Historically, attempts to create new states in Europe in the 20th century by the dominant European and the non-European powers ended, without exception, in failures, and subsequently in the necessary restoration of the status quo ante. Judged by the bloody breakup of Yugoslavia in the late 1990s and the first decade of the 21st century neither the United States of America nor the dominant member states of the European Union learned the lessons from the forced and artificial unifications of the Czechs and the Slovaks, and the multitude of ethnic groups in the former Yugoslavia after the end of World War I.
Between the two World Wars Yugoslavia was held together by the joint vision of the Serbs and the Croats to establish a strong state of the southern Slavs. After 1945, Josip Broz Tito’s ethos as the anti-German and anti-Soviet hero provided the political glue that held Yugoslavia together, albeit barely. The dictatorship that Tito invented was based on allowing the Croats and the Slovens to get rich, while financing and thus taming the Serbs militaristic ambitions. The rest of the republics and the two autonomous regions were kept relatively placid by showering them with the money left from arming the Serbs.
Tito’s political construct predictably only survived until his death. After Tito’s death, the 1980s were characterized by rapidly spreading national awakenings and mounting ethnic and religious hatreds among the constituent republics and autonomous regions of Yugoslavia. The end of the Cold War hastened the ultimate destruction of the so-called Titoism. The ensuing Civil War again brought the United States of America and its allies in direct confrontation with the Soviet Union and its successor state the Russian Federation. While initially both Washington, D.C. and Moscow opposed the breakup of Yugoslavia, the leading powers of the European Union, primarily the Federal Republic of Germany, saw an opportunity to weaken Russia’s political, military, and cultural influences in the Serbia dominated Yugoslav federation. Understandably, the Serbs were disappointed in Russia’s defeat and consequently Moscow felt betrayed and humiliated by the West.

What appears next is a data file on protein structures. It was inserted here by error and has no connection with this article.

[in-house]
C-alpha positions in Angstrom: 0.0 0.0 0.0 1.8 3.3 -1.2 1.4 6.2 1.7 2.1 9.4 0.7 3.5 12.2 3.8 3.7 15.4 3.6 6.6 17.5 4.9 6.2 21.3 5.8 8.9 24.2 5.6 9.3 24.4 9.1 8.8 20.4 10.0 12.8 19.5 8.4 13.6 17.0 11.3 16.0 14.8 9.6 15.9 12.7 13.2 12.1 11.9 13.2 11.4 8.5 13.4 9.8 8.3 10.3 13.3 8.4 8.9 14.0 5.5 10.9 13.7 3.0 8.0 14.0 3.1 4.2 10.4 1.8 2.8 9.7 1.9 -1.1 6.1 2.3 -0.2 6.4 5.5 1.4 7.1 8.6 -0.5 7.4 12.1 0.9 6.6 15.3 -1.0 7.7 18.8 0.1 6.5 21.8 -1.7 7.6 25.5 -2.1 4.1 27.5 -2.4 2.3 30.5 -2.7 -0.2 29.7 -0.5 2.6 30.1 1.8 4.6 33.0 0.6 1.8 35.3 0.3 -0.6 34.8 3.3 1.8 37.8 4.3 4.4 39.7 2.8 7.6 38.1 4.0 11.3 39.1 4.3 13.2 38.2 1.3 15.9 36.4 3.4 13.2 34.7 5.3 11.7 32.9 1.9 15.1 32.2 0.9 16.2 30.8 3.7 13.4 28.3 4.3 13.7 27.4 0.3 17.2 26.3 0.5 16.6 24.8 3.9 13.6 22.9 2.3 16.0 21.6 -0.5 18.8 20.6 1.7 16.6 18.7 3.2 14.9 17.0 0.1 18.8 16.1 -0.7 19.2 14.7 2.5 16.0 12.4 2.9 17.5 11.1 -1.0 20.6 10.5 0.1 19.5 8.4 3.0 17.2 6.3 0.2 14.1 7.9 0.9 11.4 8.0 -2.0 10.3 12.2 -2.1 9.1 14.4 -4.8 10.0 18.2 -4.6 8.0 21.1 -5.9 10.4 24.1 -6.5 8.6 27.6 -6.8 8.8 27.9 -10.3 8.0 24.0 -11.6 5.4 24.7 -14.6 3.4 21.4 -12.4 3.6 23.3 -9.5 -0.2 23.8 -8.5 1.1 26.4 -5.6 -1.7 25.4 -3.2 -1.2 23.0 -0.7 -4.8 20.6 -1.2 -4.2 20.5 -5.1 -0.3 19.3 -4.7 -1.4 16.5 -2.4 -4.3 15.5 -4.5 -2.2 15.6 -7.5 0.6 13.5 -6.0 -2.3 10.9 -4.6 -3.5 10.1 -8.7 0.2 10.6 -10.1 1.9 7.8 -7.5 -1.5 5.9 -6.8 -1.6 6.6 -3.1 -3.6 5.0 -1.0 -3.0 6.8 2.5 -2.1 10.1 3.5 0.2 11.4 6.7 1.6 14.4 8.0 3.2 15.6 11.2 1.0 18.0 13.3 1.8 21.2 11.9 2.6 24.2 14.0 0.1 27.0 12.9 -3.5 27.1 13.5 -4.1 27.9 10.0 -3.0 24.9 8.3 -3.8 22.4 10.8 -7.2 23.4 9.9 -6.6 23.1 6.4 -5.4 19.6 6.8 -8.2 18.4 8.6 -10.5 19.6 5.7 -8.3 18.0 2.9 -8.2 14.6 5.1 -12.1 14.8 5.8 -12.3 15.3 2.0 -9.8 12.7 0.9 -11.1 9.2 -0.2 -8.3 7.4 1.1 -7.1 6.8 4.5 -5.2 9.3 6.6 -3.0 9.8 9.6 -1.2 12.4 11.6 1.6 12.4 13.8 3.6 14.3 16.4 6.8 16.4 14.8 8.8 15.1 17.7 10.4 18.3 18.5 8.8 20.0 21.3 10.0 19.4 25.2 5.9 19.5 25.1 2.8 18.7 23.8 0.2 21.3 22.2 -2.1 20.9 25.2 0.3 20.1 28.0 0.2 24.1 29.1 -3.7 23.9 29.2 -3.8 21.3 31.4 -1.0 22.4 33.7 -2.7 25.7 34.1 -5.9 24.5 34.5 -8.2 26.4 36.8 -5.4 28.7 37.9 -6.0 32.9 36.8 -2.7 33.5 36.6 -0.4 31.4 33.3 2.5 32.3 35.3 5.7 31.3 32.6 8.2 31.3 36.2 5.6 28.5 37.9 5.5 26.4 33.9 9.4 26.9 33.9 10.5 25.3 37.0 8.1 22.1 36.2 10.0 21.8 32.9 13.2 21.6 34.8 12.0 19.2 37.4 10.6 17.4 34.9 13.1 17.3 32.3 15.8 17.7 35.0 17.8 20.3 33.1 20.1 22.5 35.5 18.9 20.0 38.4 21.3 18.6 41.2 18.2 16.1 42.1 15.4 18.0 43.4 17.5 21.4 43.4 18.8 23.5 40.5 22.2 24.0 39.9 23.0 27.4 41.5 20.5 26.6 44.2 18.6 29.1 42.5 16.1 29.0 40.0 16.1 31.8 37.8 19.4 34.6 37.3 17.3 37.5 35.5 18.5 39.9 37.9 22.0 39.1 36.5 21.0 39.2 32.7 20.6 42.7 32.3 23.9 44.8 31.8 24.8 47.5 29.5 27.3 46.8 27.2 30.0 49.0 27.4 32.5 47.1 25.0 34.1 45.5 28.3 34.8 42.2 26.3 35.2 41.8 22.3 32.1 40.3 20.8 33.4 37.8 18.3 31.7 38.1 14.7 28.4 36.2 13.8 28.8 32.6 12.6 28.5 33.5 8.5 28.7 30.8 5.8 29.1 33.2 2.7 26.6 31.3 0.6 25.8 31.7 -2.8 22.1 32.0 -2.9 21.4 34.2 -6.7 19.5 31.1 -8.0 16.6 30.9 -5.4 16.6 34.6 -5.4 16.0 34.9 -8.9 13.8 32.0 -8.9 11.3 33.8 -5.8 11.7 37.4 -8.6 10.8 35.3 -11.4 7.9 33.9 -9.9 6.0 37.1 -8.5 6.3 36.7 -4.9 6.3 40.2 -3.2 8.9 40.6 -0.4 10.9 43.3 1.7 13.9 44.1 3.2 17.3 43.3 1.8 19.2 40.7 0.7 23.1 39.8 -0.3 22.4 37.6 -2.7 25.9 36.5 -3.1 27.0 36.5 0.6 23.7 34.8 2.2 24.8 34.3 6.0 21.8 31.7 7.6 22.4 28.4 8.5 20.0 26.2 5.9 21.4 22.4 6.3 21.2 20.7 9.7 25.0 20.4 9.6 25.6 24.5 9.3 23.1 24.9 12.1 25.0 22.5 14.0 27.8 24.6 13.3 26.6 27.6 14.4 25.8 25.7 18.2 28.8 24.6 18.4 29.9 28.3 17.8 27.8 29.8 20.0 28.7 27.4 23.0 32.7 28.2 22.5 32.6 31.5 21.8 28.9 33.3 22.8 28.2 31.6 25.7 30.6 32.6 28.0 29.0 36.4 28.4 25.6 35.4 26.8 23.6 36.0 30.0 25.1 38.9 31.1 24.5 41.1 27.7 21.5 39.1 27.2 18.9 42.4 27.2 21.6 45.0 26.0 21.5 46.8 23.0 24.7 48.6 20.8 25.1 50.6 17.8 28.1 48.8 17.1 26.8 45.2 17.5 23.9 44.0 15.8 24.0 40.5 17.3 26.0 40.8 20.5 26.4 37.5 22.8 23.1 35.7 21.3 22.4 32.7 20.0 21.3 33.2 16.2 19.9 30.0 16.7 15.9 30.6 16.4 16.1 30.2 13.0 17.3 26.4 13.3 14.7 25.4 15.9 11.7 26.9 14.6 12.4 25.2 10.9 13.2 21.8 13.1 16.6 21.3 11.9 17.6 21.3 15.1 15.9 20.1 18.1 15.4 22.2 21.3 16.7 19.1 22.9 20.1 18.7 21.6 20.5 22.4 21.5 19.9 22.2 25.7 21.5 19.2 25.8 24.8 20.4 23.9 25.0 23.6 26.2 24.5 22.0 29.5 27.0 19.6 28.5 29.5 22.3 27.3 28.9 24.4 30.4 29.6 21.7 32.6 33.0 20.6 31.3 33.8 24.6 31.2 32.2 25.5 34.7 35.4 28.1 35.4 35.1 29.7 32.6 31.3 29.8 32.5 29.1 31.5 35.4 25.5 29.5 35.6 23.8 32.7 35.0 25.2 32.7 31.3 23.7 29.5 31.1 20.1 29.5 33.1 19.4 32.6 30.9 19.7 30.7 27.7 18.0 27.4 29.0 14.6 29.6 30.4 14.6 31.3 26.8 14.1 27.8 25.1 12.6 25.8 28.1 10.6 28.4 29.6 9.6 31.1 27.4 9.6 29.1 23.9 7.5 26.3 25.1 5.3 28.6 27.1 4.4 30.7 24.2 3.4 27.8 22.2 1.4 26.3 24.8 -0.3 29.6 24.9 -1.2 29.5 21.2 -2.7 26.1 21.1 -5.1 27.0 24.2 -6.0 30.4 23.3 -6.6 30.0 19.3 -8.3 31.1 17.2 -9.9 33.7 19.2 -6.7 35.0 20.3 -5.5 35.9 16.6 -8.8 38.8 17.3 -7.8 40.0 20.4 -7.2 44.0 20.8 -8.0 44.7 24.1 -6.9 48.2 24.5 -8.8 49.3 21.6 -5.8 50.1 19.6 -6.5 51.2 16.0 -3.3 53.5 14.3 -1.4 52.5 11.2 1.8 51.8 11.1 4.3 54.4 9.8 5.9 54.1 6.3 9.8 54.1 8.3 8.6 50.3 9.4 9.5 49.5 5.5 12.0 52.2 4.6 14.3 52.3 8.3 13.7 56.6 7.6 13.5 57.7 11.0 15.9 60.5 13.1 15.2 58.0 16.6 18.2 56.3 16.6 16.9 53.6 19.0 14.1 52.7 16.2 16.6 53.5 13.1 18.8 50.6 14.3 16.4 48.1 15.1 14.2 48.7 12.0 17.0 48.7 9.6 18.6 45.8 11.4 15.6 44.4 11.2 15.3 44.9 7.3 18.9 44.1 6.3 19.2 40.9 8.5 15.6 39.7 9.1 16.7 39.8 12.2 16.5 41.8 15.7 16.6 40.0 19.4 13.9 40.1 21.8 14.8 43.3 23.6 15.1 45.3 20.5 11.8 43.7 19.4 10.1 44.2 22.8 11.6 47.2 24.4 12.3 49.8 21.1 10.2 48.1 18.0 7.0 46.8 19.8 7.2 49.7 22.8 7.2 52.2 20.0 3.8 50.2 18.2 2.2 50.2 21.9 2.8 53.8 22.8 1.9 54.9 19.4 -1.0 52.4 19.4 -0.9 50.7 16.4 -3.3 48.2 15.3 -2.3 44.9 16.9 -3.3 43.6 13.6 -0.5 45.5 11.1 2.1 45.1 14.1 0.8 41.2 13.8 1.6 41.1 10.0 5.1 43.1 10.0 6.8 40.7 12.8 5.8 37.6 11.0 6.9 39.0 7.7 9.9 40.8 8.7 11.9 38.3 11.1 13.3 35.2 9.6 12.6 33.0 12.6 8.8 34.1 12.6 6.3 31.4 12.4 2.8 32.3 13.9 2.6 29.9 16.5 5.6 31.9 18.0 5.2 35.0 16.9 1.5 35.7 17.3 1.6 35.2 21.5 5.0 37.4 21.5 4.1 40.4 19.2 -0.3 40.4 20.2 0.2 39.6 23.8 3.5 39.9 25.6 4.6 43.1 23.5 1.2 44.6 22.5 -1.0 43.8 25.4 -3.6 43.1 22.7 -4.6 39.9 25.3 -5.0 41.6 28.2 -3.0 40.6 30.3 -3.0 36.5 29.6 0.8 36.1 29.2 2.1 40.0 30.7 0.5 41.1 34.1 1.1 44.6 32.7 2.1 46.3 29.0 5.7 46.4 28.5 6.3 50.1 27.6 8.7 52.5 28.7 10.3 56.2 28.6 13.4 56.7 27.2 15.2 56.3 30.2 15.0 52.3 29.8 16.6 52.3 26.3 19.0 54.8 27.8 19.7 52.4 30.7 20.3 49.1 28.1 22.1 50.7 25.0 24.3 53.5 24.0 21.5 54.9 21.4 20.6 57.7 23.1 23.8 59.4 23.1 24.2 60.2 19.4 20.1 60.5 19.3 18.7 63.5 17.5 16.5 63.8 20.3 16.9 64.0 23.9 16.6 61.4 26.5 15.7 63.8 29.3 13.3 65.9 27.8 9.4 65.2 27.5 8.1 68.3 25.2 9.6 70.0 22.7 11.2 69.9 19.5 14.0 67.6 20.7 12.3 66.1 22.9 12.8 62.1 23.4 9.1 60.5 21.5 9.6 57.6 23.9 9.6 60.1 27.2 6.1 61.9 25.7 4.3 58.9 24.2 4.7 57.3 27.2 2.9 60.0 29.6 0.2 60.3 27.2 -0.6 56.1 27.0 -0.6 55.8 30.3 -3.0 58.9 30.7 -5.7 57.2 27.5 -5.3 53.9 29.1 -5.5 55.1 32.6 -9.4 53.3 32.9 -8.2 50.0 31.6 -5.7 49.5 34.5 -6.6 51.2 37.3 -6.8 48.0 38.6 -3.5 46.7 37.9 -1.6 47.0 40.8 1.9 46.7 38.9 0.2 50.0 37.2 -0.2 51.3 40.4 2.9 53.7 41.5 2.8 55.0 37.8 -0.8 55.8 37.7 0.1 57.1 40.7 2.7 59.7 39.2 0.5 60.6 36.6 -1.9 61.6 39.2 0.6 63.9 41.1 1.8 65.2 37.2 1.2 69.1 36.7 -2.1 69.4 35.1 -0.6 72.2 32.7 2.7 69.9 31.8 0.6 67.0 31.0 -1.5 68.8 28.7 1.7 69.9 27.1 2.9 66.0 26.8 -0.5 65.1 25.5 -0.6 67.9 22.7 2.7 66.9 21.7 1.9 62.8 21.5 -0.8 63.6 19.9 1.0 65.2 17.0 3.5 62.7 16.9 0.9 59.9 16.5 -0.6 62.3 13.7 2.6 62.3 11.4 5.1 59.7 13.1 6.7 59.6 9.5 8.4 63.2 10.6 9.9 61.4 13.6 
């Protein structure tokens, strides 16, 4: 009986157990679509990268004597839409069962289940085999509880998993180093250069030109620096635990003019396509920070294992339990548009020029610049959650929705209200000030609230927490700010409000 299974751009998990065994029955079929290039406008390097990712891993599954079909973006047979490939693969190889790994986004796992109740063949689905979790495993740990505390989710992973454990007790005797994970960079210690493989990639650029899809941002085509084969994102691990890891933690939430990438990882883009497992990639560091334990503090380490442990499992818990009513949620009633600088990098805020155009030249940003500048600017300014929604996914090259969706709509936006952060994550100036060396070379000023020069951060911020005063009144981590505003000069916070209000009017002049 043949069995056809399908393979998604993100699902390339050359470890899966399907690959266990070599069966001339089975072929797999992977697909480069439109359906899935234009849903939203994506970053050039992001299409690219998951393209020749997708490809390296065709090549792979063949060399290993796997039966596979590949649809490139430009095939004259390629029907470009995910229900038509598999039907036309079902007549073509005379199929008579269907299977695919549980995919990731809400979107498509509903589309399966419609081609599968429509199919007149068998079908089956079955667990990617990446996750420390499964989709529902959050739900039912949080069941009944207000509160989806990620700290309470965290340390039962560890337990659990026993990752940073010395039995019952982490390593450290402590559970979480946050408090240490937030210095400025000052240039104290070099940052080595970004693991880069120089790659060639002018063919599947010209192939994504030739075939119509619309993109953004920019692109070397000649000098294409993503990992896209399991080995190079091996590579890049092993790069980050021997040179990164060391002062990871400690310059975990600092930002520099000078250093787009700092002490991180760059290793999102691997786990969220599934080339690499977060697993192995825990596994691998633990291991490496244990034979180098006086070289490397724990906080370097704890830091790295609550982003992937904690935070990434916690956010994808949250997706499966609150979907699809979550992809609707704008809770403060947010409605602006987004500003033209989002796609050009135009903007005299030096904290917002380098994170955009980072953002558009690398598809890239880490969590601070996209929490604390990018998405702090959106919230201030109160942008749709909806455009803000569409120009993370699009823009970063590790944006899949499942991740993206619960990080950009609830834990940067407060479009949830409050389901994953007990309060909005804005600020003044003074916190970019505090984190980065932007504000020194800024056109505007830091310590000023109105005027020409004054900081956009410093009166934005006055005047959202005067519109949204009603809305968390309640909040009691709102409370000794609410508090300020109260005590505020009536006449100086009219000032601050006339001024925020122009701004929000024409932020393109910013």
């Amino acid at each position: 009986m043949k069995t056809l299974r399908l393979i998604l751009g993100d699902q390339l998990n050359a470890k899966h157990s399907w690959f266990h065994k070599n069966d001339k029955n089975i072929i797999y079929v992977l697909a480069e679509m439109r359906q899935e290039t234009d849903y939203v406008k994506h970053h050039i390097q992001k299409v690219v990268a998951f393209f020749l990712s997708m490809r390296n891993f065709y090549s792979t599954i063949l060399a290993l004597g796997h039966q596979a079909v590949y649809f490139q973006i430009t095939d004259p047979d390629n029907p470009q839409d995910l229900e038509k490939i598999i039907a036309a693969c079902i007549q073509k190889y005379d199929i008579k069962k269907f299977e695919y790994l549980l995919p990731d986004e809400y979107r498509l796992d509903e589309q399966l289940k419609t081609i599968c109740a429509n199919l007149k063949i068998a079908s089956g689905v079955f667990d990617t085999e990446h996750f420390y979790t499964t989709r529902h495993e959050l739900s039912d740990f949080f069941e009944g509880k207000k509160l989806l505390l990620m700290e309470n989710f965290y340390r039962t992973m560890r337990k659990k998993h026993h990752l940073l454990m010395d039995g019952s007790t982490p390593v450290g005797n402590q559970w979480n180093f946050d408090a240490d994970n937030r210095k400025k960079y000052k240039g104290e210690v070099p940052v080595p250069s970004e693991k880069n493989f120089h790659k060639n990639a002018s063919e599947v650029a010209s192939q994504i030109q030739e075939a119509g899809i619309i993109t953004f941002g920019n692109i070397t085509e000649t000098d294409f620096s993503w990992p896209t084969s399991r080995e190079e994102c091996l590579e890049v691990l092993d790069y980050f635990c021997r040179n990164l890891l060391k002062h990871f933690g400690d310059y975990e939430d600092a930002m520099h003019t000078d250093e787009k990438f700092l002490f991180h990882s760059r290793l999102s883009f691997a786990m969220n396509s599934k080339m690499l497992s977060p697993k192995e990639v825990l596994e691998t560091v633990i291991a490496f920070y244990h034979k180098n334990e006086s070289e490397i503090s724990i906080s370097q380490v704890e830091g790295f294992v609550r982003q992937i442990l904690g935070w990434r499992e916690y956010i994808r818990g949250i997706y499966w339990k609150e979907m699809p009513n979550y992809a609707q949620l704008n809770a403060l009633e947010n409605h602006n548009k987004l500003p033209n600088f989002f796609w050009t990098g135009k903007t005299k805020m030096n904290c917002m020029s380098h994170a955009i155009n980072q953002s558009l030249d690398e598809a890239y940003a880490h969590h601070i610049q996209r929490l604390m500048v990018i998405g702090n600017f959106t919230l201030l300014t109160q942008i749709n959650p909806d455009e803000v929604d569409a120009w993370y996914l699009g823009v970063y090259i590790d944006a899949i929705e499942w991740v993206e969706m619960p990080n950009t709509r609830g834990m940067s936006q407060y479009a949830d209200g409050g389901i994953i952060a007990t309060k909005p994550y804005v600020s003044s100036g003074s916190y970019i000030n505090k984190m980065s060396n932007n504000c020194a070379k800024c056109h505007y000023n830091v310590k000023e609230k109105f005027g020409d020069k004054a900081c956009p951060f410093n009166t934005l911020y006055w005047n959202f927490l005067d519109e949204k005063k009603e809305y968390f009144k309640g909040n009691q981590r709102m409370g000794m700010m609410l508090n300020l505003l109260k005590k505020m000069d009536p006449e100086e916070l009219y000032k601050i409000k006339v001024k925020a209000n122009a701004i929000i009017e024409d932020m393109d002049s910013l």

Slobodan Milosevic’s increasing aggressive Serb militarism across Yugoslavia that culminated in the Srebrenica massacre in Kosovo and the subsequent protracted bombing of Belgrade sealed the fate of the Yugoslav federation. As the saying goes, the rest is history. Kosovo, the former autonomous region of Serbia declared its independence on February 16, 2008. In the capital of Kosovo in Pristina there were celebrations. In Belgrade, the capital of Serbia, there was mourning and tearful remembrance of the battle of Kosovo Polje in 1389, in which Moravian Serbia was decisively defeated by the Ottomans and seized to exist as an independent state for centuries to come. In Moscow, the Russians came to the conclusion that the end of the Cold War has not necessarily eliminated the mistrust of the West vis-a-vis Russia’s possible unfriendly future intentions in the European continent and beyond. Moreover, the Russians realized that what happened in Kosovo could play out in the future in the Soviet Union’s former republics as well as in some countries of the European Union. The dismemberment of the Republic of Georgia and the incorporation of the Crimea into the Russian Federation were only the beginning of a process that could not bode well for the future of most of the now independent states bordering on the latter. Finally, the question of Hungarian minorities in Romania, in the Ukraine, in Slovakia, and in Serbia, the Romanian majority in Moldova, the sizable Turkish minority in Bulgaria, the discombobulated ethnic geography of Bosnia-Herzegovina, would provide ample opportunities for Moscow to facilitate mischiefs within the newest member states of the European Union.
This year Kosovars celebrate the tenth anniversary of their independence. During this decade, positioned between the rock of the European Union with limited assistance capabilities and the hard place of their hopeless poverty, the Kosovar people have remained hostages to an unsavory minority of former hard-core communists and newly rich gangster politicians. The ensuing political isolation and economic misery have only exacerbated sentiments of despair and hatred, especially among the youth, toward everybody better off than they are. Clearly, these young people are vulnerable to extremist propaganda by Iran, Hezbollah, Hamas, and al-Qaeda. Thus, the emergence of a new beachhead for terrorism remains an unsettling possibility at the southern flank of NATO.
Adding insult to injury, the Kosovar Albanians are forced to create a national identity vis-a-vis the Serbs who have ruled over them throughout most of the 20th century. But even more tragically, Kosovo had been a part of the Balkans where peoples had been governed not by laws but by blood relations, discombobulated and never ending vendettas, and utter corruption. In this milieu, ethnic and religious hatreds are merely buried but never fully discarded. For this reason, lasting peace between the Serbs and the Kosovar Albanians will remain a pipe dream. Clearly, the European Union and NATO will continue to have political and security problems in the Balkans at least for the rest of the 21st century.